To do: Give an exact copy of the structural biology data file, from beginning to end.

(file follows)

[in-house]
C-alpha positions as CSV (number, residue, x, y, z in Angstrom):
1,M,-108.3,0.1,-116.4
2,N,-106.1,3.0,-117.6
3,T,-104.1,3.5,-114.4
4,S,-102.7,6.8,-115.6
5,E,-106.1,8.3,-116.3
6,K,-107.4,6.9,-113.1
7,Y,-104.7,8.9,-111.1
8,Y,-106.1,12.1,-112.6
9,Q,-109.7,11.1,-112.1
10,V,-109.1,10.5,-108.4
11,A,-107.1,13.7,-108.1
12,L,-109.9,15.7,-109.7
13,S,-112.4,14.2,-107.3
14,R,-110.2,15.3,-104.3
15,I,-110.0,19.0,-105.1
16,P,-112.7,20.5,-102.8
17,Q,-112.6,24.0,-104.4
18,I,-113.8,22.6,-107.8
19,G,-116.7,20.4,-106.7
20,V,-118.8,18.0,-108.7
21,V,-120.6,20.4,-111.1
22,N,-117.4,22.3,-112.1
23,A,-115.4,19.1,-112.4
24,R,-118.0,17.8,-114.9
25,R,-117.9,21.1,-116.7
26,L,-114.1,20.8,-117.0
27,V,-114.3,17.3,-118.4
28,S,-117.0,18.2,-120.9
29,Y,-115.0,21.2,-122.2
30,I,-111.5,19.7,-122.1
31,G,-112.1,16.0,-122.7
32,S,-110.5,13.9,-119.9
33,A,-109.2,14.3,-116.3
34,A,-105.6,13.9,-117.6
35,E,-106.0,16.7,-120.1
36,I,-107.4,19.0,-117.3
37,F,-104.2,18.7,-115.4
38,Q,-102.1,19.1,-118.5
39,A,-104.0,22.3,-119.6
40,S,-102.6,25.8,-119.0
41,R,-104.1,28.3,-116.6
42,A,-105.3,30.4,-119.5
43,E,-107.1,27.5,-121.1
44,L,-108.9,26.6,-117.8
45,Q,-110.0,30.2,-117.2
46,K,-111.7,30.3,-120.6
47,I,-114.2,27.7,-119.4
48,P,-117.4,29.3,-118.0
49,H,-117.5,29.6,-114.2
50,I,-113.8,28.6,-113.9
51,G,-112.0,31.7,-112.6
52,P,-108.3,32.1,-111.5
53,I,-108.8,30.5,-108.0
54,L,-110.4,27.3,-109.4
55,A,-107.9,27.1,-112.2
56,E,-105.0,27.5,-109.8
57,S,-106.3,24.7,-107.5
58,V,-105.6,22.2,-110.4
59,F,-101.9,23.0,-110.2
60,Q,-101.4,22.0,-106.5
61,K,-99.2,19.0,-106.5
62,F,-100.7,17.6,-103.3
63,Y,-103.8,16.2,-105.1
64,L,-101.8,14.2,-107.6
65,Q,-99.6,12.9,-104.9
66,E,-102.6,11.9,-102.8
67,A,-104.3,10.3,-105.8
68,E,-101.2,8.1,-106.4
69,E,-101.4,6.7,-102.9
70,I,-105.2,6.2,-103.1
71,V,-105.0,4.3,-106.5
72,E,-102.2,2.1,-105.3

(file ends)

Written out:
[in-house]
C-alpha positions as CSV (number, residue, x, y, z in Angstrom):
1,M,-108.3,0.1,-116.4
2,N,-106.1,3.0,-117.6
3,T,-104.1,3.5,-114.4
4,S,-102.7,6.8,-115.6
5,E,-106.1,8.3,-116.3
6,K,-107.4,6.9,-113.1
7,Y,-104.7,8.9,-111.1
8,Y,-106.1,12.1,-112.6
9,Q,-109.7,11.1,-112.1
10,V,-109.1,10.5,-108.4
11,A,-107.1,13.7,-108.1
12,L,-109.9,15.7,-109.7
13,S,-112.4,14.2,-107.3
14,R,-110.2,15.3,-104.3
15,I,-110.0,19.0,-105.1
16,P,-112.7,20.5,-102.8
17,Q,-112.6,24.0,-104.4
18,I,-113.8,22.6,-107.8
19,G,-116.7,20.4,-106.7
20,V,-118.8,18.0,-108.7
21,V,-120.6,20.4,-111.1
22,N,-117.4,22.3,-112.1
23,A,-115.4,19.1,-112.4
24,R,-118.0,17.8,-114.9
25,R,-117.9,21.1,-116.7
26,L,-114.1,20.8,-117.0
27,V,-114.3,17.3,-118.4
28,S,-117.0,18.2,-120.9
29,Y,-115.0,21.2,-122.2
30,I,-111.5,19.7,-122.1
31,G,-112.1,16.0,-122.7
32,S,-110.5,13.9,-119.9
33,A,-109.2,14.3,-116.3
34,A,-105.6,13.9,-117.6
35,E,-106.0,16.7,-120.1
36,I,-107.4,19.0,-117.3
37,F,-104.2,18.7,-115.4
38,Q,-102.1,19.1,-118.5
39,A,-104.0,22.3,-119.6
40,S,-102.6,25.8,-119.0
41,R,-104.1,28.3,-116.6
42,A,-105.3,30.4,-119.5
43,E,-107.1,27.5,-121.1
44,L,-108.9,26.6,-117.8
45,Q,-110.0,30.2,-117.2
46,K,-111.7,30.3,-120.6
47,I,-114.2,27.7,-119.4
48,P,-117.4,29.3,-118.0
49,H,-117.5,29.6,-114.2
50,I,-113.8,28.6,-113.9
51,G,-112.0,31.7,-112.6
52,P,-108.3,32.1,-111.5
53,I,-108.8,30.5,-108.0
54,L,-110.4,27.3,-109.4
55,A,-107.9,27.1,-112.2
56,E,-105.0,27.5,-109.8
57,S,-106.3,24.7,-107.5
58,V,-105.6,22.2,-110.4
59,F,-101.9,23.0,-110.2
60,Q,-101.4,22.0,-106.5
61,K,-99.2,19.0,-106.5
62,F,-100.7,17.6,-103.3
63,Y,-103.8,16.2,-105.1
64,L,-101.8,14.2,-107.6
65,Q,-99.6,12.9,-104.9
66,E,-102.6,11.9,-102.8
67,A,-104.3,10.3,-105.8
68,E,-101.2,8.1,-106.4
69,E,-101.4,6.7,-102.9
70,I,-105.2,6.2,-103.1
71,V,-105.0,4.3,-106.5
72,E,-102.2,2.1,-105.3